Words & Photographs by Kevin Rabalais
London, 1940. Three men browse the bombed-out hull of Holland House Library. The photograph testifies at once to a city’s perseverance and also to the necessity of literature. It reveals our need—that singular reader’s need—to plunge into the world of the book, deepening reality in spite of all circumstances. People who read in public seek to engage with two authenticities at once. They live simultaneously in their immediate surroundings—the bustling city, the chatter of cafés, the joyous trill of crowded beaches—and the vivid hum and scent of the book itself.
See another reader in public and recognize a shared sensibility. And in the encounter, we remember that we are not alone; other members, unknown but fathomable, populate our tribe.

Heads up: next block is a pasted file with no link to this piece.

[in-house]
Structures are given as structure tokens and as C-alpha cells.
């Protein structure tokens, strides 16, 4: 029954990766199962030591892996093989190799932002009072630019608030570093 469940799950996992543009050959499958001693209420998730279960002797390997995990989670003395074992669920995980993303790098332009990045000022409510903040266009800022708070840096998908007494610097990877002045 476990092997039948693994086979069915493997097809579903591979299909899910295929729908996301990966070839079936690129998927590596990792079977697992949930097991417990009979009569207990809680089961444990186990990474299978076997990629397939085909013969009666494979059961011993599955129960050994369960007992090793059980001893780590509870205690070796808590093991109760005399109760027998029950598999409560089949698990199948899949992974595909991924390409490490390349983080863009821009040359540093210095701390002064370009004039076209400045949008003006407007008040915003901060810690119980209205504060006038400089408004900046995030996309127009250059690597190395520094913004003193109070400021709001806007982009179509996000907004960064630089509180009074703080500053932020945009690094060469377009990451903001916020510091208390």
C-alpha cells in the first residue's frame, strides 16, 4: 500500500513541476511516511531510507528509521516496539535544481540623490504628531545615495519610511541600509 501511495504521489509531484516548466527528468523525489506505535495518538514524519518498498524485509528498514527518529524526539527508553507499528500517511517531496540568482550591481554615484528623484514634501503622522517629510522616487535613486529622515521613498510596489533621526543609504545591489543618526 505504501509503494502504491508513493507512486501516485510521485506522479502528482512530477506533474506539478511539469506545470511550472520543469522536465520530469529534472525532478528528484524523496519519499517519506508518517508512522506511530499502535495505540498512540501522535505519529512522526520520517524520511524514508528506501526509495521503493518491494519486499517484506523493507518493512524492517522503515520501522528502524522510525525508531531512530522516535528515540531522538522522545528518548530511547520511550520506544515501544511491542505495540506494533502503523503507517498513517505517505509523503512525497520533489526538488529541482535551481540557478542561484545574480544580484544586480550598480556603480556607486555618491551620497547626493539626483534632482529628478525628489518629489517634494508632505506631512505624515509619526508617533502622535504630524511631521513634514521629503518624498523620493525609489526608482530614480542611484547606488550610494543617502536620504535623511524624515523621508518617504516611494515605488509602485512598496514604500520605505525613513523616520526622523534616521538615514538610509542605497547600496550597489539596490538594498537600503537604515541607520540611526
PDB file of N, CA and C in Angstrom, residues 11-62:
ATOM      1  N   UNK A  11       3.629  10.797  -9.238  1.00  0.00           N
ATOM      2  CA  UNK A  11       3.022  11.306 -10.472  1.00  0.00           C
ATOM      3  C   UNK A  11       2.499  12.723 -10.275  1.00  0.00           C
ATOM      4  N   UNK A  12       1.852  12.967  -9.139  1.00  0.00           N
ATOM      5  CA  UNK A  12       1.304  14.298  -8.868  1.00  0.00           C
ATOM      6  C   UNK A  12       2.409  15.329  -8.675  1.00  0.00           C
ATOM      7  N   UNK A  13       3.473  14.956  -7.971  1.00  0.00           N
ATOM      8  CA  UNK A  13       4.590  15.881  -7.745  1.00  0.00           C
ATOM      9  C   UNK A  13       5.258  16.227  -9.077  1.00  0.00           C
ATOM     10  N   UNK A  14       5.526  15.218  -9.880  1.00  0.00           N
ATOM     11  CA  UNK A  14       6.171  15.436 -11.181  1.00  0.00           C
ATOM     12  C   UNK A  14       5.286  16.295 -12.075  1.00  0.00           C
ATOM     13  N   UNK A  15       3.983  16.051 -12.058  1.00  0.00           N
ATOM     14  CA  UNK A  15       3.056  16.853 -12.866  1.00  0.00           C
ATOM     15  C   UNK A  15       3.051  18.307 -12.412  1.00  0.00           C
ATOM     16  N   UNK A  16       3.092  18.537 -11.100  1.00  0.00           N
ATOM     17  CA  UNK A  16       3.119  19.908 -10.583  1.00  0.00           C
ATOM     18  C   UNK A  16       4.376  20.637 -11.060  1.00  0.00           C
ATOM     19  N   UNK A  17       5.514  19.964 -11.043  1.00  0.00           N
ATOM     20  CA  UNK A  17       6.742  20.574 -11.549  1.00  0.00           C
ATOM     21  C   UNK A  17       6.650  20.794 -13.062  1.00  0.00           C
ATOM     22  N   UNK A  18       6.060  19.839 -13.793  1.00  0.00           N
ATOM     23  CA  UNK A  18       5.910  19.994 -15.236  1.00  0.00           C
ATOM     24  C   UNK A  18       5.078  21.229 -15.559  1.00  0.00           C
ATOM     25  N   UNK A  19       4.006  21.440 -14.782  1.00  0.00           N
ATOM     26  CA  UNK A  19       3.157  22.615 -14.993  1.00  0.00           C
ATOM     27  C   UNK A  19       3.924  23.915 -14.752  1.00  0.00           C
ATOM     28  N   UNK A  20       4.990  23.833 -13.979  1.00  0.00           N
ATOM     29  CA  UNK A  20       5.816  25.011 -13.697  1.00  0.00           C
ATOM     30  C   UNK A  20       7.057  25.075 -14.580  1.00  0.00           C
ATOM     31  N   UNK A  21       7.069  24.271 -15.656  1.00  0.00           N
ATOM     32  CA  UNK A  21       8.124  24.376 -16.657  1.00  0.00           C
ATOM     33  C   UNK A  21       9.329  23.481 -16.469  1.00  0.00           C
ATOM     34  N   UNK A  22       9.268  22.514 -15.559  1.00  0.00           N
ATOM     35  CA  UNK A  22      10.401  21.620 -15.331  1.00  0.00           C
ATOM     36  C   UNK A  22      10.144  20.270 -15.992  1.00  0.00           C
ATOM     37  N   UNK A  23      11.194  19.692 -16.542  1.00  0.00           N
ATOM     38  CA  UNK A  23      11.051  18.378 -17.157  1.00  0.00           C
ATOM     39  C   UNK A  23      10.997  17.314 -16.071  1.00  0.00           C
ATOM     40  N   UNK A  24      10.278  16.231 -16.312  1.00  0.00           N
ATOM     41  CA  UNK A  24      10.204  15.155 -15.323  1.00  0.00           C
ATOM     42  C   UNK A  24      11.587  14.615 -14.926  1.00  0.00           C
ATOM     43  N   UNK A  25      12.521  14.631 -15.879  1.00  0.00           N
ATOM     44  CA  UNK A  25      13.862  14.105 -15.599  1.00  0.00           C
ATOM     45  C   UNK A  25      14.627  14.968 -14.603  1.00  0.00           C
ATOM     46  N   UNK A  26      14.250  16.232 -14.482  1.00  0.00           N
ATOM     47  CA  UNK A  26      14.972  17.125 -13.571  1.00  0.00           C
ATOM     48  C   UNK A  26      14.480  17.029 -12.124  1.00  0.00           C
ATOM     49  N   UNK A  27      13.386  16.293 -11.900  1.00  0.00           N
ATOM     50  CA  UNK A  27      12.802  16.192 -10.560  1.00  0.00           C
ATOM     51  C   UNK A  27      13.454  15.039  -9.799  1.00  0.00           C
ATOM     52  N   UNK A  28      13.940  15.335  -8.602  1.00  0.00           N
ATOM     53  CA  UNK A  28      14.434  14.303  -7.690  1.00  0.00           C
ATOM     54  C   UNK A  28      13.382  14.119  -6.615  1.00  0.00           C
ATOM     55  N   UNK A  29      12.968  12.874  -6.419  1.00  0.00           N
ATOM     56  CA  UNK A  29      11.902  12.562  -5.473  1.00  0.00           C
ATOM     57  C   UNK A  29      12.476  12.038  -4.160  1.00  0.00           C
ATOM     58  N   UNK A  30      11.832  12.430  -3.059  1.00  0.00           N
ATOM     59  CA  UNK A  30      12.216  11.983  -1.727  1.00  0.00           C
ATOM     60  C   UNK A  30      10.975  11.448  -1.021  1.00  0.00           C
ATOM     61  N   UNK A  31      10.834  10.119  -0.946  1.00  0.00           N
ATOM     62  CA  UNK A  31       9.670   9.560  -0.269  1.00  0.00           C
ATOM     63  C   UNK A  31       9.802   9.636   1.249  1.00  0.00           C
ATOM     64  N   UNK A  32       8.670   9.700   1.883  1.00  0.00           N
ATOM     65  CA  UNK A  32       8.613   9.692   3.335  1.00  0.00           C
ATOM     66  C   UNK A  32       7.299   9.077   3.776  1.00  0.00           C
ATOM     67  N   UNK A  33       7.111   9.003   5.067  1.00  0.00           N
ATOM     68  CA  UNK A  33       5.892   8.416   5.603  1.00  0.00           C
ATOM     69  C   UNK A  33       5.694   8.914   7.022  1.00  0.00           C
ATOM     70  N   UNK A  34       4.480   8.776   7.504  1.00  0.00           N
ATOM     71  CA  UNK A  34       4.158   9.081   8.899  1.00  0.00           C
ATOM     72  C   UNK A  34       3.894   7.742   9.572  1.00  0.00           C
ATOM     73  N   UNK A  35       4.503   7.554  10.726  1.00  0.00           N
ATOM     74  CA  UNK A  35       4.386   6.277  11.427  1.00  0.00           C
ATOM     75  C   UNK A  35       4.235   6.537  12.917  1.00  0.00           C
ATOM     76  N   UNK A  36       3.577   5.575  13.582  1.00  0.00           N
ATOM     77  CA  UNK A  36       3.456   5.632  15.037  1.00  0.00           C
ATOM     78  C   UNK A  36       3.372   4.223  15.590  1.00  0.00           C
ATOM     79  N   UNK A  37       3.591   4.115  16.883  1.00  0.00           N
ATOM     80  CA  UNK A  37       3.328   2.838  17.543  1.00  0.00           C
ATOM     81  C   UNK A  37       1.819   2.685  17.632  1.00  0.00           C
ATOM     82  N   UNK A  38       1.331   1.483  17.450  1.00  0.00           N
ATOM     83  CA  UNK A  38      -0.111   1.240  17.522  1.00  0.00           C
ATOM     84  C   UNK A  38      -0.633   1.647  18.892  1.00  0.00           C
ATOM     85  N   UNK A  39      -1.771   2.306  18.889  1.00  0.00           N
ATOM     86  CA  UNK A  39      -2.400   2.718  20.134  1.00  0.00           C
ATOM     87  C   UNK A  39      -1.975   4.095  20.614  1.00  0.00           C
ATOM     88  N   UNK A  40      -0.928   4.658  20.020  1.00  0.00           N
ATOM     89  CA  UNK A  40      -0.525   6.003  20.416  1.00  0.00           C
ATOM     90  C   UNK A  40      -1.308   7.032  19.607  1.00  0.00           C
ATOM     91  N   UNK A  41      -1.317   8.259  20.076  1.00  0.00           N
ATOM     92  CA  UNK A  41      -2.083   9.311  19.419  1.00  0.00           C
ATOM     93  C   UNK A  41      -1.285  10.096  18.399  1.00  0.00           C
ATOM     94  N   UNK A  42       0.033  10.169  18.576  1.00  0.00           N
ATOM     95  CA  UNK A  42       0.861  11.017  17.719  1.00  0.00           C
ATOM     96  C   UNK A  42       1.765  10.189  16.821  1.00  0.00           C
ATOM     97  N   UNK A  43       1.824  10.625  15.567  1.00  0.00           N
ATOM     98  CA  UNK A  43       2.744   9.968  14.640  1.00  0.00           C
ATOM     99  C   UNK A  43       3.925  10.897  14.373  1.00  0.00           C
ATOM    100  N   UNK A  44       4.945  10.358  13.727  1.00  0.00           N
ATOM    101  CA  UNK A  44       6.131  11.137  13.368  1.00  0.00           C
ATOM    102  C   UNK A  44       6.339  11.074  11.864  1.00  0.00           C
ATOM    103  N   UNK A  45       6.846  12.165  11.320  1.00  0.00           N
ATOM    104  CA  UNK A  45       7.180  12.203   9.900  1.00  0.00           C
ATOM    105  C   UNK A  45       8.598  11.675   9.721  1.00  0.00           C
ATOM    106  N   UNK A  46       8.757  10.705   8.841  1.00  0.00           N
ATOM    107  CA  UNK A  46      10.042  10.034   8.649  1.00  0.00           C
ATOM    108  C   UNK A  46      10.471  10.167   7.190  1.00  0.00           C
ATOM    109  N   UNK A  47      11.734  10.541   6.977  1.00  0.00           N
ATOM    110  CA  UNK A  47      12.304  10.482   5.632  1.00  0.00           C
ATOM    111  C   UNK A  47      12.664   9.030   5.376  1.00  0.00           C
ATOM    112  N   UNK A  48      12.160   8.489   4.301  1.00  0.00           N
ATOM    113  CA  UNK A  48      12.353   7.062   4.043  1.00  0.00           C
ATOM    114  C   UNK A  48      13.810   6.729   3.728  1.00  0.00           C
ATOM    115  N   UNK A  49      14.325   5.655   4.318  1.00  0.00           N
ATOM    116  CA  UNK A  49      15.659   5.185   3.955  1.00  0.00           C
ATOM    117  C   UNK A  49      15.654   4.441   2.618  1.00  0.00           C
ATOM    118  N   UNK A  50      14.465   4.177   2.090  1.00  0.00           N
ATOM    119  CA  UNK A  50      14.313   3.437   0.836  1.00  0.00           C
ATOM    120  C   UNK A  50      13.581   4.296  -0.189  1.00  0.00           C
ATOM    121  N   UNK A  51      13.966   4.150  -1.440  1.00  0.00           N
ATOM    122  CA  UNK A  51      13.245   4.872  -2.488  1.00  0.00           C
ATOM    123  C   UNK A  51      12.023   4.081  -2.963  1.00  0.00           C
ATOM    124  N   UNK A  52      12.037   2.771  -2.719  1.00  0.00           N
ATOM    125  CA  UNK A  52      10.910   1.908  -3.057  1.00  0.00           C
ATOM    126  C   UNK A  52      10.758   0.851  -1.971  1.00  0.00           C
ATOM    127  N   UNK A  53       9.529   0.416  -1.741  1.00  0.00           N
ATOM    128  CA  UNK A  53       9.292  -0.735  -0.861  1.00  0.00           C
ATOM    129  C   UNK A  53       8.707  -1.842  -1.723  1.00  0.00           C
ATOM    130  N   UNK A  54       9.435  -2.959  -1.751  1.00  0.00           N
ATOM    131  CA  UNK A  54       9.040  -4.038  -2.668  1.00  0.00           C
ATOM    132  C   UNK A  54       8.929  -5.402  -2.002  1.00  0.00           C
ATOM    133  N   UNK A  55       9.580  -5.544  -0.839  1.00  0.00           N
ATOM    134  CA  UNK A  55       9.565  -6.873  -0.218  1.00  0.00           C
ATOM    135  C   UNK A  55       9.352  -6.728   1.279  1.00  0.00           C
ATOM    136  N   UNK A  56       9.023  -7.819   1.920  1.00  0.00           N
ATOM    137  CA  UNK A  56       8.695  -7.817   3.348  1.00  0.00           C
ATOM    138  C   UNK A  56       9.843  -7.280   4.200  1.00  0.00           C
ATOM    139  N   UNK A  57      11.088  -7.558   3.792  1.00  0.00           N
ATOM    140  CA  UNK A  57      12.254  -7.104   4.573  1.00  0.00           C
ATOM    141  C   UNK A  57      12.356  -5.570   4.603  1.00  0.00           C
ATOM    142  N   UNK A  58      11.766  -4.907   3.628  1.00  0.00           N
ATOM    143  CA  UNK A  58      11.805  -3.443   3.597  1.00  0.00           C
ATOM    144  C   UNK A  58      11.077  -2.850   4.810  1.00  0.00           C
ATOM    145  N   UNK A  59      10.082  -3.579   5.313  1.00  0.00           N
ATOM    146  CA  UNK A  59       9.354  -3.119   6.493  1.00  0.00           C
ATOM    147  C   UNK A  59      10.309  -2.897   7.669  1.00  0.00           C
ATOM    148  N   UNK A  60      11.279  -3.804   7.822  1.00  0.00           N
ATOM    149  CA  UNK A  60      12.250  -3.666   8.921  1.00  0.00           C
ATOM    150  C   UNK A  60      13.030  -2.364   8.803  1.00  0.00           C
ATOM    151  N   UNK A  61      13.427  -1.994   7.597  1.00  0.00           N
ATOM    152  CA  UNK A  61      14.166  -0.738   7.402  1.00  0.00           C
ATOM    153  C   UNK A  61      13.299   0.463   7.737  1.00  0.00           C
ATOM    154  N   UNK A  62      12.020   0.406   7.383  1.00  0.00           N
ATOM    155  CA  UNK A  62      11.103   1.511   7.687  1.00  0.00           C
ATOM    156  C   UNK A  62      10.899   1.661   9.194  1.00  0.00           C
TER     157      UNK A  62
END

A year ago, keeping in mind that iconic photograph of readers in Holland House—and also the work of André Kertész—I began making images of readers in public places. This post of Sacred Trespasses offers a variety of readers—yet only a sampling of the many I’ve encountered—in Melbourne, Australia, a UNESCO City of Literature.
Banner image: Domed Reading Room, State Library of Victoria, founded 1854.